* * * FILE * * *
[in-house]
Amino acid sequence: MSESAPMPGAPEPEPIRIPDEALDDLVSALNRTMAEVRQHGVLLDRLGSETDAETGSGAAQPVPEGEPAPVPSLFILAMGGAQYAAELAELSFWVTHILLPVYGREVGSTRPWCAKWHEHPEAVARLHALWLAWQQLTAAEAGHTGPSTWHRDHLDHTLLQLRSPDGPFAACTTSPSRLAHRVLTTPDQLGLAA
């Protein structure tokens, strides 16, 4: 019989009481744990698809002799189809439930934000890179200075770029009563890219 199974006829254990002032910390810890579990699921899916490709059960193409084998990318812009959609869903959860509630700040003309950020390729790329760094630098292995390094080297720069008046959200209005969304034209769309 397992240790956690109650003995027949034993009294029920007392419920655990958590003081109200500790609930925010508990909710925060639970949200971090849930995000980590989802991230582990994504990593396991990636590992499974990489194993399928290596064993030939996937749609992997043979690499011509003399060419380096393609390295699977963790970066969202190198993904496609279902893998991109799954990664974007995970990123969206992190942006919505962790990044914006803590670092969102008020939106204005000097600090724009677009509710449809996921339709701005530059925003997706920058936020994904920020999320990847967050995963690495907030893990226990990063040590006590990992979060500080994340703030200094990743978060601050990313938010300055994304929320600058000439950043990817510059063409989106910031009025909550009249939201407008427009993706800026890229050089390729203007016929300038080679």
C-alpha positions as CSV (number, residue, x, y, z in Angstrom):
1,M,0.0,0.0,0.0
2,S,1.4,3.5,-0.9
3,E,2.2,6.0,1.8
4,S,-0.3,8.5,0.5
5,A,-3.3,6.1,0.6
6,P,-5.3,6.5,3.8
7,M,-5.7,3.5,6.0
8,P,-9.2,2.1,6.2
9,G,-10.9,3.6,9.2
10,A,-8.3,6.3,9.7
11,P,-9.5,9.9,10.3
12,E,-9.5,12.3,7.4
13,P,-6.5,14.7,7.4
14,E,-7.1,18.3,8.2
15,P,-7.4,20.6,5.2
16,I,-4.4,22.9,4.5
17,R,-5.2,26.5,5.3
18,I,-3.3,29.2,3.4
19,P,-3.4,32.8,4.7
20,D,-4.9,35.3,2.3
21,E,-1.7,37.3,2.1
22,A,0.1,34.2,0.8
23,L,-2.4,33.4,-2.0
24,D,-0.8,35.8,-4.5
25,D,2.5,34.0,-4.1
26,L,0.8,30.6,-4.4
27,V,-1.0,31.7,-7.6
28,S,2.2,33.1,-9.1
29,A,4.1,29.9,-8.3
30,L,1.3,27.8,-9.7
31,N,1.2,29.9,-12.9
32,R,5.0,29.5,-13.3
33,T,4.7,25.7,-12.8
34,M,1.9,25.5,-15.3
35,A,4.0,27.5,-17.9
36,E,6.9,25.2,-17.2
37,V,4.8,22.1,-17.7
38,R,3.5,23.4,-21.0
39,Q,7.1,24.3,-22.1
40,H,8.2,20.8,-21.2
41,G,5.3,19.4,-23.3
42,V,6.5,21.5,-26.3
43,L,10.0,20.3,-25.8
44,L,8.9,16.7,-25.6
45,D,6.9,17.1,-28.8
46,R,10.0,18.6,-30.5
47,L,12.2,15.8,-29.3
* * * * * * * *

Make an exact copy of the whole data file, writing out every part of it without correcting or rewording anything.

[in-house]
Amino acid sequence: MSESAPMPGAPEPEPIRIPDEALDDLVSALNRTMAEVRQHGVLLDRLGSETDAETGSGAAQPVPEGEPAPVPSLFILAMGGAQYAAELAELSFWVTHILLPVYGREVGSTRPWCAKWHEHPEAVARLHALWLAWQQLTAAEAGHTGPSTWHRDHLDHTLLQLRSPDGPFAACTTSPSRLAHRVLTTPDQLGLAA
């Protein structure tokens, strides 16, 4: 019989009481744990698809002799189809439930934000890179200075770029009563890219 199974006829254990002032910390810890579990699921899916490709059960193409084998990318812009959609869903959860509630700040003309950020390729790329760094630098292995390094080297720069008046959200209005969304034209769309 397992240790956690109650003995027949034993009294029920007392419920655990958590003081109200500790609930925010508990909710925060639970949200971090849930995000980590989802991230582990994504990593396991990636590992499974990489194993399928290596064993030939996937749609992997043979690499011509003399060419380096393609390295699977963790970066969202190198993904496609279902893998991109799954990664974007995970990123969206992190942006919505962790990044914006803590670092969102008020939106204005000097600090724009677009509710449809996921339709701005530059925003997706920058936020994904920020999320990847967050995963690495907030893990226990990063040590006590990992979060500080994340703030200094990743978060601050990313938010300055994304929320600058000439950043990817510059063409989106910031009025909550009249939201407008427009993706800026890229050089390729203007016929300038080679």
C-alpha positions as CSV (number, residue, x, y, z in Angstrom):
1,M,0.0,0.0,0.0
2,S,1.4,3.5,-0.9
3,E,2.2,6.0,1.8
4,S,-0.3,8.5,0.5
5,A,-3.3,6.1,0.6
6,P,-5.3,6.5,3.8
7,M,-5.7,3.5,6.0
8,P,-9.2,2.1,6.2
9,G,-10.9,3.6,9.2
10,A,-8.3,6.3,9.7
11,P,-9.5,9.9,10.3
12,E,-9.5,12.3,7.4
13,P,-6.5,14.7,7.4
14,E,-7.1,18.3,8.2
15,P,-7.4,20.6,5.2
16,I,-4.4,22.9,4.5
17,R,-5.2,26.5,5.3
18,I,-3.3,29.2,3.4
19,P,-3.4,32.8,4.7
20,D,-4.9,35.3,2.3
21,E,-1.7,37.3,2.1
22,A,0.1,34.2,0.8
23,L,-2.4,33.4,-2.0
24,D,-0.8,35.8,-4.5
25,D,2.5,34.0,-4.1
26,L,0.8,30.6,-4.4
27,V,-1.0,31.7,-7.6
28,S,2.2,33.1,-9.1
29,A,4.1,29.9,-8.3
30,L,1.3,27.8,-9.7
31,N,1.2,29.9,-12.9
32,R,5.0,29.5,-13.3
33,T,4.7,25.7,-12.8
34,M,1.9,25.5,-15.3
35,A,4.0,27.5,-17.9
36,E,6.9,25.2,-17.2
37,V,4.8,22.1,-17.7
38,R,3.5,23.4,-21.0
39,Q,7.1,24.3,-22.1
40,H,8.2,20.8,-21.2
41,G,5.3,19.4,-23.3
42,V,6.5,21.5,-26.3
43,L,10.0,20.3,-25.8
44,L,8.9,16.7,-25.6
45,D,6.9,17.1,-28.8
46,R,10.0,18.6,-30.5
47,L,12.2,15.8,-29.3